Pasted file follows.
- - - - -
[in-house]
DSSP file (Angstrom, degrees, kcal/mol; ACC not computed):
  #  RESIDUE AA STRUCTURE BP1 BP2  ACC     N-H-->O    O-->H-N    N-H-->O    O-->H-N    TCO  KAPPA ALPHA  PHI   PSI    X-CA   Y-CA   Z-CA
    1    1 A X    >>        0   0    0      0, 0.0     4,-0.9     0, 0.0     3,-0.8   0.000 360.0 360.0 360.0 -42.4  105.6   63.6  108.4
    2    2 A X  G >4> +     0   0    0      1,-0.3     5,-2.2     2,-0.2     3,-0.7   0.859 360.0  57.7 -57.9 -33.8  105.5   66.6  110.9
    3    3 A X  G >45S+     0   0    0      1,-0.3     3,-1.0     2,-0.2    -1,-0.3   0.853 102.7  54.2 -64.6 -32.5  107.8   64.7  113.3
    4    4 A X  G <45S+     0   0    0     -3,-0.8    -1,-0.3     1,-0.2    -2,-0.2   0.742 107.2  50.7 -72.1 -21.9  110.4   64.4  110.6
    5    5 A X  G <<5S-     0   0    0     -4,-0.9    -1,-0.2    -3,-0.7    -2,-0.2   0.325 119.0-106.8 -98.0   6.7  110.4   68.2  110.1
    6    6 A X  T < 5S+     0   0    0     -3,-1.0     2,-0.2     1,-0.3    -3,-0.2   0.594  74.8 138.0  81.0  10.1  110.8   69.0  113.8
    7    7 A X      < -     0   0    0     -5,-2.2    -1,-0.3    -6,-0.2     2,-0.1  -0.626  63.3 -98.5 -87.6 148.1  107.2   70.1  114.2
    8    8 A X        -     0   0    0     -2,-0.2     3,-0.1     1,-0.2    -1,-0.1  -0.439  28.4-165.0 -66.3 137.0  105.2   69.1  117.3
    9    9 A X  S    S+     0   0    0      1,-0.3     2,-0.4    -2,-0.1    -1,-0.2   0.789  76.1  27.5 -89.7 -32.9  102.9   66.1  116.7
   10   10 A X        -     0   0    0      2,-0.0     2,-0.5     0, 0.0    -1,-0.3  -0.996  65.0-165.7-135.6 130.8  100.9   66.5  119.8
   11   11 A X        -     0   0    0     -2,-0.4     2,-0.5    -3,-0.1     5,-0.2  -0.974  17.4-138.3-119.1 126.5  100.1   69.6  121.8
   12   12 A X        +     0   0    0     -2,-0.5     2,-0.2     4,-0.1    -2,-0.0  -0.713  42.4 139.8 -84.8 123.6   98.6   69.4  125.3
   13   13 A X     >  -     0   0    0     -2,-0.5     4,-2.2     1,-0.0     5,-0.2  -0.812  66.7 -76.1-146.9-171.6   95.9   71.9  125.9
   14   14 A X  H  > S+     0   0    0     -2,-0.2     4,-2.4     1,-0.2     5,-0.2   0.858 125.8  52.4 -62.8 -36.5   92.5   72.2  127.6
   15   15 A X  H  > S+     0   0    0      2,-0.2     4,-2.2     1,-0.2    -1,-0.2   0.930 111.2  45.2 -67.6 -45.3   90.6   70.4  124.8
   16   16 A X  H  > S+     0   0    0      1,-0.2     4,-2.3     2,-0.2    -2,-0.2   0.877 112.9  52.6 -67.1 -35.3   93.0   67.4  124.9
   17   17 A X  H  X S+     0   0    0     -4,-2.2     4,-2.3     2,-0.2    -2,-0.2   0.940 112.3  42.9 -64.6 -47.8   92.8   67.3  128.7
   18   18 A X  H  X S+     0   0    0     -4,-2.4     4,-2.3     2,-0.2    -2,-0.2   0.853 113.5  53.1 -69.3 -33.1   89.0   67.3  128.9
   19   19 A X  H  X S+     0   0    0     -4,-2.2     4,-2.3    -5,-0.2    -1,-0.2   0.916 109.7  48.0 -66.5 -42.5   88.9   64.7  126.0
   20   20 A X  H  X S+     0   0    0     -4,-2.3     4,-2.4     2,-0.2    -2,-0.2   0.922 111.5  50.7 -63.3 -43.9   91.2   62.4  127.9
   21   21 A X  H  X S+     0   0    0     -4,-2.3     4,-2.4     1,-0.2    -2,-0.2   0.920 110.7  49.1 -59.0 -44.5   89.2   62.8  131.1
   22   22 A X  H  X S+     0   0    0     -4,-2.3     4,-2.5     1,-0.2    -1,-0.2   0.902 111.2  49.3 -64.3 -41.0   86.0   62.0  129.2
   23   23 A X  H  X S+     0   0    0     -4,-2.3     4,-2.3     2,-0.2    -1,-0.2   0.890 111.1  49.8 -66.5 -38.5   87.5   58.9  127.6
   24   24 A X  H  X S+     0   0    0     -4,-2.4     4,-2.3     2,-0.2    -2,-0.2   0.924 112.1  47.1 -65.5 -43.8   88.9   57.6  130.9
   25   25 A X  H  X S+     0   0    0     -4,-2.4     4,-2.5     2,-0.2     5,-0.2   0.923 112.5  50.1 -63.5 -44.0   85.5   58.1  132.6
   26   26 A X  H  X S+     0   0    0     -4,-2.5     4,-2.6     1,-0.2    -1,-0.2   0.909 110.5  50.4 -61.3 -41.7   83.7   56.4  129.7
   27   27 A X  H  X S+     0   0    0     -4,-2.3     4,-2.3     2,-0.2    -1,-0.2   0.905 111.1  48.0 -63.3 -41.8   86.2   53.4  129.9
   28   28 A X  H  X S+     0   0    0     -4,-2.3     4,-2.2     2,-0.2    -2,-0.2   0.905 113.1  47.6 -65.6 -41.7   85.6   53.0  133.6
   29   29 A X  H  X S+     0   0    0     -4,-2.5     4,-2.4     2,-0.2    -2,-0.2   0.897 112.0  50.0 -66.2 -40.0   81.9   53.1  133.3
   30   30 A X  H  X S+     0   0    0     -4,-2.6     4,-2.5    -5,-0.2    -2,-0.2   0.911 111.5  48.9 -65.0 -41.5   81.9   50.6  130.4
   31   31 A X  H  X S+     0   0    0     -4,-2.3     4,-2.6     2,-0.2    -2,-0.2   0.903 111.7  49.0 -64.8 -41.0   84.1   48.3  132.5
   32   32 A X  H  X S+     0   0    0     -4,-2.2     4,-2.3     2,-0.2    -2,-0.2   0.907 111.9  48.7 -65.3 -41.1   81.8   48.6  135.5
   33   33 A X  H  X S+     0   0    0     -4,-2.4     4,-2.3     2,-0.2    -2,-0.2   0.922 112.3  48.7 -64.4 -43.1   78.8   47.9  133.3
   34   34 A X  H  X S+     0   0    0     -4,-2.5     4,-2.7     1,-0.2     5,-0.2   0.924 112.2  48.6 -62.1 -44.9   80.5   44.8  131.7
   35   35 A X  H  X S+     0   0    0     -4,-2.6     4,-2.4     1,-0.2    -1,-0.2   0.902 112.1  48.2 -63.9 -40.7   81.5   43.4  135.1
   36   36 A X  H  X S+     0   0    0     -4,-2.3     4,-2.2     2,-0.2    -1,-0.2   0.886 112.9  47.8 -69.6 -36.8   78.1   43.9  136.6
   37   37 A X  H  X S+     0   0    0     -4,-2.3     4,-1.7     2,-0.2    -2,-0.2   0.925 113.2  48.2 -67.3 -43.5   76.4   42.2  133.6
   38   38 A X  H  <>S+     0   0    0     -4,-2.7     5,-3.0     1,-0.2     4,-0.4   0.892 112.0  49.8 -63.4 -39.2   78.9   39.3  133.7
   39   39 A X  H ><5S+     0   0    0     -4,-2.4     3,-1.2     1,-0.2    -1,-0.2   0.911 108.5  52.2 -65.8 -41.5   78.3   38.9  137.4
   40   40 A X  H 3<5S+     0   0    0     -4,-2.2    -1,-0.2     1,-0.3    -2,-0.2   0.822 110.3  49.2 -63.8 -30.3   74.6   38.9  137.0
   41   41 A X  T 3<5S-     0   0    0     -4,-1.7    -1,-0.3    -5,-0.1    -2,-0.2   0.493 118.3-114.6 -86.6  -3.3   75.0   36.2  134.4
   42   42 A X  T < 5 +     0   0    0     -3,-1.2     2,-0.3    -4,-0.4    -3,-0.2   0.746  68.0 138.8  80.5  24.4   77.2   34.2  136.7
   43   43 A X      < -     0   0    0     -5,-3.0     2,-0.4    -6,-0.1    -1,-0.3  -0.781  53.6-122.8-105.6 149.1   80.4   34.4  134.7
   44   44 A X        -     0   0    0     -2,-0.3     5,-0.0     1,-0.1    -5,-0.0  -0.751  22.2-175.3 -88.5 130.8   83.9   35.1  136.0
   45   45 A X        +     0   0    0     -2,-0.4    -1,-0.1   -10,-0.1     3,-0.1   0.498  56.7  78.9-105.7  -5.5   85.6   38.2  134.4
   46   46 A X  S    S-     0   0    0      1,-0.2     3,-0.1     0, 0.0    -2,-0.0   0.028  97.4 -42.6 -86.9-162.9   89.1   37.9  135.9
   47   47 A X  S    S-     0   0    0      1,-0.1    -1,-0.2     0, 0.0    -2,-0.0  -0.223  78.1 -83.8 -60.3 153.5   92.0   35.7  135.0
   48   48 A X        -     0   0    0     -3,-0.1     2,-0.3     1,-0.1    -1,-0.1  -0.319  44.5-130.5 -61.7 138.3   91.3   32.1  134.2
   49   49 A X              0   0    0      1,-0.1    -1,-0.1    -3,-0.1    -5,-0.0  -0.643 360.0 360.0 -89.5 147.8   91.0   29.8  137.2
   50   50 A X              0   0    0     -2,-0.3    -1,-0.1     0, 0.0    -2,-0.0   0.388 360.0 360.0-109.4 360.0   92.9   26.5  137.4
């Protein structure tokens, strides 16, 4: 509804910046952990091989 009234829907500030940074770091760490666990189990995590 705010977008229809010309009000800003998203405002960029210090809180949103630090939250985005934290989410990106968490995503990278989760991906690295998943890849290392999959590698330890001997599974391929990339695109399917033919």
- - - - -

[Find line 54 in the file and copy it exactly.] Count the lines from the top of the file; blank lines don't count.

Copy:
């Protein structure tokens, strides 16, 4: 509804910046952990091989 009234829907500030940074770091760490666990189990995590 705010977008229809010309009000800003998203405002960029210090809180949103630090939250985005934290989410990106968490995503990278989760991906690295998943890849290392999959590698330890001997599974391929990339695109399917033919």